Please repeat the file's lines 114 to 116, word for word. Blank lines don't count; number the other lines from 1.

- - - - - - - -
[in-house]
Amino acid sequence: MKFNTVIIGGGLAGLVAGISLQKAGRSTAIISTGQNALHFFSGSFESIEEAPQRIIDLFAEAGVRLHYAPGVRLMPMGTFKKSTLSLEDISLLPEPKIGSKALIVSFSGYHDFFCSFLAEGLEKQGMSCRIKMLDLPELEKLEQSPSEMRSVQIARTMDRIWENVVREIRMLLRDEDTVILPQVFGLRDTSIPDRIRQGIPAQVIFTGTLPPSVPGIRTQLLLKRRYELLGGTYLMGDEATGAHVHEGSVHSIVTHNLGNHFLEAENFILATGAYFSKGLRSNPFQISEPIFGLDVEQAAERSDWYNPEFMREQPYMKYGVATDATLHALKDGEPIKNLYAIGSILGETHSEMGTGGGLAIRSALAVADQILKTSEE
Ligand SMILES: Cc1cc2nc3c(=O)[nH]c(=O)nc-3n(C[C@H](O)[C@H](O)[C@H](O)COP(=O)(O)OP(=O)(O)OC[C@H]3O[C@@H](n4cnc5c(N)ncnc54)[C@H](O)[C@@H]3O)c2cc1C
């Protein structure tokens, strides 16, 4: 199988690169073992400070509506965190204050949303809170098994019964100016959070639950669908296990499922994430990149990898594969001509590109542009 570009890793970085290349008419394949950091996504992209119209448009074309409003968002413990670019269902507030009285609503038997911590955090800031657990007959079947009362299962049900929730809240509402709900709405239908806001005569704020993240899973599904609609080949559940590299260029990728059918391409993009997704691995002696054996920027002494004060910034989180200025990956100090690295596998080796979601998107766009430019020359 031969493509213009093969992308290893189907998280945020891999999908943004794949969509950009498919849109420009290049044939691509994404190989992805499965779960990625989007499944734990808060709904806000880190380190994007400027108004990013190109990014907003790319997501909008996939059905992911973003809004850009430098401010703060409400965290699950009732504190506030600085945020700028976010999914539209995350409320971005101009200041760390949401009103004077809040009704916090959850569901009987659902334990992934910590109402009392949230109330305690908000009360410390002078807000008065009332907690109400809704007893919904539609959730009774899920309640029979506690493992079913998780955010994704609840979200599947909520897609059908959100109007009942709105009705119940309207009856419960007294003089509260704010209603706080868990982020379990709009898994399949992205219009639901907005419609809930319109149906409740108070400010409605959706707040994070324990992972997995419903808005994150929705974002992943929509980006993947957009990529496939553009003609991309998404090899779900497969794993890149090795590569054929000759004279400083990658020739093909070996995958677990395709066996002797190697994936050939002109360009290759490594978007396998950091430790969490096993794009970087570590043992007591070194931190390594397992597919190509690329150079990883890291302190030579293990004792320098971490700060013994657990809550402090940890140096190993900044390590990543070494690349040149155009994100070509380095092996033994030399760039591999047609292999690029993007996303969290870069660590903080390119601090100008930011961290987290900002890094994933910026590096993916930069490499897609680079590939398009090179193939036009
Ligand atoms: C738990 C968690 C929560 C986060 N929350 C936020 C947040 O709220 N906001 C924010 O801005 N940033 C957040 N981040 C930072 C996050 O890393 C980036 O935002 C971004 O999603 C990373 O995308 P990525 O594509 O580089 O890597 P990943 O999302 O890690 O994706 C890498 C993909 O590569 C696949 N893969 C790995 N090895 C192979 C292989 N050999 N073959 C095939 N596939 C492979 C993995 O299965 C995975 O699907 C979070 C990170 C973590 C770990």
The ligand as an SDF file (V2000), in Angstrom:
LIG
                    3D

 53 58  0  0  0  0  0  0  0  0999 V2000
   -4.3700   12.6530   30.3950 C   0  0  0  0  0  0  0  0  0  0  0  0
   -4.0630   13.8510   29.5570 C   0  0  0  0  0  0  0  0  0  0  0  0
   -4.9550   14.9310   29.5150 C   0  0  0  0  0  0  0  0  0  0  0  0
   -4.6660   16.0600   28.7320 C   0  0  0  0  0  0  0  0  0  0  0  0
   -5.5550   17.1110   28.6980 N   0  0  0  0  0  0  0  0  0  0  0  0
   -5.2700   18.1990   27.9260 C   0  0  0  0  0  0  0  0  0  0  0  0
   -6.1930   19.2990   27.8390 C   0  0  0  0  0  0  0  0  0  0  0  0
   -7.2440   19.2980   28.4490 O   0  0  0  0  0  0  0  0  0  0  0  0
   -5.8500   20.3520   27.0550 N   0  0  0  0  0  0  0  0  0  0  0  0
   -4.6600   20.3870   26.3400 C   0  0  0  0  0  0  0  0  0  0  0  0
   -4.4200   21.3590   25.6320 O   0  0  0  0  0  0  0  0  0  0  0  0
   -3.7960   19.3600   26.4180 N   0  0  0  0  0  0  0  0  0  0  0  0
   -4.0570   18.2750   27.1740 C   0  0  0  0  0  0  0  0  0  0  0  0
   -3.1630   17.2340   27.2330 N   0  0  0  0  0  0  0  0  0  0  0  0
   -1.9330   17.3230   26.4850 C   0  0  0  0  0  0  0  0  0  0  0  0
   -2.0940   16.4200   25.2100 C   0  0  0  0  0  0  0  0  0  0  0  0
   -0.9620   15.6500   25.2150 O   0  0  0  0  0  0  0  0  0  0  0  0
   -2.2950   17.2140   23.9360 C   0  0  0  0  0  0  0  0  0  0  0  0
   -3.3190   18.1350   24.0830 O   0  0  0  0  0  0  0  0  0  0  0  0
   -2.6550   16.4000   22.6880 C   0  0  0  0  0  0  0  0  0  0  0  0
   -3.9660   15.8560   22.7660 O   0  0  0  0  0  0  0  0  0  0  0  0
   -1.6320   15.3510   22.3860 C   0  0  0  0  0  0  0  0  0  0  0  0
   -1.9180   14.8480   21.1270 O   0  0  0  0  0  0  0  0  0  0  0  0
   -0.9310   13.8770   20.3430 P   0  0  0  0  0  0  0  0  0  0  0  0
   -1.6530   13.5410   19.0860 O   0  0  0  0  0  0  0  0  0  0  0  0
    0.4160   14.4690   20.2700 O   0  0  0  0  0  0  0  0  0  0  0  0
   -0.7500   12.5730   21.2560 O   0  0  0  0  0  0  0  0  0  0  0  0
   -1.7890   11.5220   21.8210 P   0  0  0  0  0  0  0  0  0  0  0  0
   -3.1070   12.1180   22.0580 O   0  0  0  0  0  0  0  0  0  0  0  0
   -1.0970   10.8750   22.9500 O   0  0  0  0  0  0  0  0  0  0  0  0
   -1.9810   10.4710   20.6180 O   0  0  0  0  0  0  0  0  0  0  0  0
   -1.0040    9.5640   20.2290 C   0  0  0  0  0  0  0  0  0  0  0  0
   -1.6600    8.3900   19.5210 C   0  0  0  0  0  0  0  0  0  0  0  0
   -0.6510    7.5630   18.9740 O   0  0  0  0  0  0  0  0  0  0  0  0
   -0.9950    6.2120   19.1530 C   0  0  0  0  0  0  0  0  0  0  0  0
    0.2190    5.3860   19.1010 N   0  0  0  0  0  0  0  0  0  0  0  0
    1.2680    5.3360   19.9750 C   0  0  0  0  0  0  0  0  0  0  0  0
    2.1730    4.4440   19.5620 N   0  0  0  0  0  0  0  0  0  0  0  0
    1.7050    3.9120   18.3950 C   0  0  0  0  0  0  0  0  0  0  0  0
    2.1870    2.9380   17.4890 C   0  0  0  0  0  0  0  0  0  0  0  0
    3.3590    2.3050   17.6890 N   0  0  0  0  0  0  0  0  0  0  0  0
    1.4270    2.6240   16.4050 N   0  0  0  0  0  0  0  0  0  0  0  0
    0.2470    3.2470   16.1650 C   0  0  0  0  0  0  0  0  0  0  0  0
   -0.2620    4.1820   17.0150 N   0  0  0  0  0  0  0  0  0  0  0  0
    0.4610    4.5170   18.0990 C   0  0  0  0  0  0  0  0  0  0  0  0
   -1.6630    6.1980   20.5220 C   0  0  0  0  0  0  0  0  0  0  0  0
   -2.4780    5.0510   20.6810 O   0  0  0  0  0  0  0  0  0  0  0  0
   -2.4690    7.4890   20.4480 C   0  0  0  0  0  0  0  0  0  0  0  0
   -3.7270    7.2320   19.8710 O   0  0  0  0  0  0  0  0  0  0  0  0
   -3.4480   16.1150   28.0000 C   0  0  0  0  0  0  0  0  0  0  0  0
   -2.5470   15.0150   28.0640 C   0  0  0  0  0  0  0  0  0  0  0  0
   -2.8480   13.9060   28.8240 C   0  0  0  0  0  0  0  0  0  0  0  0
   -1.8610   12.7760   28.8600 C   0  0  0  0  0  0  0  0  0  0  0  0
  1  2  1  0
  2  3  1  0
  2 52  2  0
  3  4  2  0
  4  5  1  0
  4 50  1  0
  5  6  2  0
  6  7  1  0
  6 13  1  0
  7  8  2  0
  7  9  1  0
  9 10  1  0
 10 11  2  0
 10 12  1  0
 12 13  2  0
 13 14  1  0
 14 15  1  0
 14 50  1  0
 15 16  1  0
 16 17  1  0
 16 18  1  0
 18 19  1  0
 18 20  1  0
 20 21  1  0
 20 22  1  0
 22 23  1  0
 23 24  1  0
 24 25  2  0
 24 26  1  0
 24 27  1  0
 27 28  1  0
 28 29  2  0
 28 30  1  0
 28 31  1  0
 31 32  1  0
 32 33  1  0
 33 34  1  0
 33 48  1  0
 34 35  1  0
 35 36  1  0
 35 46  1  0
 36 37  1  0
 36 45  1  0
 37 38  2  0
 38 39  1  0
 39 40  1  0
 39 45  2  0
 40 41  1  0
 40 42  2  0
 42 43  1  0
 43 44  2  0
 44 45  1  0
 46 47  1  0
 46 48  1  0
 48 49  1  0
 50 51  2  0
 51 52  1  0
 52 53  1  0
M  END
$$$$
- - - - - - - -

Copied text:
 44 45  1  0
 46 47  1  0
 46 48  1  0